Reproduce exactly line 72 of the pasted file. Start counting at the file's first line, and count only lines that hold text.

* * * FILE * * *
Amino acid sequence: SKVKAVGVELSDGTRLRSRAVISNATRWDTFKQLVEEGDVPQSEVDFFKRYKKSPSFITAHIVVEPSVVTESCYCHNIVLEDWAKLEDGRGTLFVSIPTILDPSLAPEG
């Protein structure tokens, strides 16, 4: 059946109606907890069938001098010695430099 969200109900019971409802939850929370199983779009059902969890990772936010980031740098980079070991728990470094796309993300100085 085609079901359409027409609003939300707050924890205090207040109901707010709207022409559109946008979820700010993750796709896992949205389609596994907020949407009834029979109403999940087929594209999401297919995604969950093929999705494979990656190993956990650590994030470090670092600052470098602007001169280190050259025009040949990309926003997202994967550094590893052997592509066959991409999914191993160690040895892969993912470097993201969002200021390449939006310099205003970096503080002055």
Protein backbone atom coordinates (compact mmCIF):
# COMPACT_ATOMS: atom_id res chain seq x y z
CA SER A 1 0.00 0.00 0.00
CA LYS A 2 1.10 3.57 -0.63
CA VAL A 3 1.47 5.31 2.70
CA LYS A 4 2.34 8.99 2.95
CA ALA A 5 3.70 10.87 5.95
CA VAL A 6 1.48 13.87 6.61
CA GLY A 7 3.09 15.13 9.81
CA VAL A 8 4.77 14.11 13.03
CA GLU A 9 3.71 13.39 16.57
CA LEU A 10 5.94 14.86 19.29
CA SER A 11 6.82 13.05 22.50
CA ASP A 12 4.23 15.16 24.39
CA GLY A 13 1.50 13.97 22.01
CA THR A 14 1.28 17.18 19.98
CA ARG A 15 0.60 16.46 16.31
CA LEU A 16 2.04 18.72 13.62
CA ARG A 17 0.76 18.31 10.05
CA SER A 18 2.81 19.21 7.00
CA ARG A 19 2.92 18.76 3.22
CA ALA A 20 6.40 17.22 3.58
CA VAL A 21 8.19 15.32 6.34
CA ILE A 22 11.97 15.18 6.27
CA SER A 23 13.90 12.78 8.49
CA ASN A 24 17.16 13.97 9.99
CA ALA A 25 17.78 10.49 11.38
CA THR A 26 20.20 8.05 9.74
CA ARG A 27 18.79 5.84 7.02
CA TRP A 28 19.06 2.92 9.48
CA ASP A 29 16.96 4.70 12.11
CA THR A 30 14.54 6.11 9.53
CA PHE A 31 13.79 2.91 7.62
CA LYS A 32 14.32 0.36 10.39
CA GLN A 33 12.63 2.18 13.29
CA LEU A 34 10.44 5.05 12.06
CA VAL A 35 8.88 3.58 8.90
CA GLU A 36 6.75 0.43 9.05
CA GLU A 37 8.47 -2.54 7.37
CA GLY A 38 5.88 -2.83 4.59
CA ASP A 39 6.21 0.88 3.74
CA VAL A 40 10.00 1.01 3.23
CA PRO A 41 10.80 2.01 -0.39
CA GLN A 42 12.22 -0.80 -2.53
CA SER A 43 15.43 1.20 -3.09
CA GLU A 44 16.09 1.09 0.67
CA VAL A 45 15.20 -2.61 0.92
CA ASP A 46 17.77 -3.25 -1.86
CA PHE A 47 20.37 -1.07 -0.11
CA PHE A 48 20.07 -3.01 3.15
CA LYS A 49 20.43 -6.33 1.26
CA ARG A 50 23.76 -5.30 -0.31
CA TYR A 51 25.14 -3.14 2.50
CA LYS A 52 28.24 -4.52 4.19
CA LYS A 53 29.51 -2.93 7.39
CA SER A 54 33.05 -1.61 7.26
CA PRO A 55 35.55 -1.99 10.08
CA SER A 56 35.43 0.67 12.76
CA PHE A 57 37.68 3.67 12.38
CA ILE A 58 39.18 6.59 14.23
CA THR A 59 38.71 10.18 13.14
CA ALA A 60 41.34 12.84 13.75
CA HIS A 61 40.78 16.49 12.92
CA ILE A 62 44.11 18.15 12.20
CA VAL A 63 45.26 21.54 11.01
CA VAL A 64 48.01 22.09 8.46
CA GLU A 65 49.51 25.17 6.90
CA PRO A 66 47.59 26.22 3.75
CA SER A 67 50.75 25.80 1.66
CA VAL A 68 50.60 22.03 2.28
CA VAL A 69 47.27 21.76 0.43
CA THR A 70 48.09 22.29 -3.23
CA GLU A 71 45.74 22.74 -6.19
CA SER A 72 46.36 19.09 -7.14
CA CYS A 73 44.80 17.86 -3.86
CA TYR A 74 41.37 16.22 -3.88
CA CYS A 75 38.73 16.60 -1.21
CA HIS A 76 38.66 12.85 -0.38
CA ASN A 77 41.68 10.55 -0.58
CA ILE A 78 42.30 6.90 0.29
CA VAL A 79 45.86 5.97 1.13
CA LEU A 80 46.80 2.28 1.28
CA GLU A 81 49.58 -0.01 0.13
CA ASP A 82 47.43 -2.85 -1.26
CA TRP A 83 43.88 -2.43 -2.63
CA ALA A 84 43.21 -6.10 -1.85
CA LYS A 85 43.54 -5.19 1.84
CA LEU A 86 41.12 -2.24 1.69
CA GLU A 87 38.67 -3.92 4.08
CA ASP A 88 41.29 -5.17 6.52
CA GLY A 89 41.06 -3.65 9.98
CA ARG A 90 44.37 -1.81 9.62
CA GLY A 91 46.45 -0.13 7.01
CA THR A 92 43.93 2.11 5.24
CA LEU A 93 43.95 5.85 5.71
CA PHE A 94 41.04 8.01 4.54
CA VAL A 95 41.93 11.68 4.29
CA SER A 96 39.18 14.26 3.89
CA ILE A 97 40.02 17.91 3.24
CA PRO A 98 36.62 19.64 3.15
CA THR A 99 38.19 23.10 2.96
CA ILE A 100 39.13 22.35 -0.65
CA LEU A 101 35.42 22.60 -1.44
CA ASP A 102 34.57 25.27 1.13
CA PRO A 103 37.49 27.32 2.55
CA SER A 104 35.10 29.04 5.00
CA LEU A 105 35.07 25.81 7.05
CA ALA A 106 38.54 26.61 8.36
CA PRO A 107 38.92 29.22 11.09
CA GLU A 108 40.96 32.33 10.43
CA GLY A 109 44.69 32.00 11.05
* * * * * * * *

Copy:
CA VAL A 68 50.60 22.03 2.28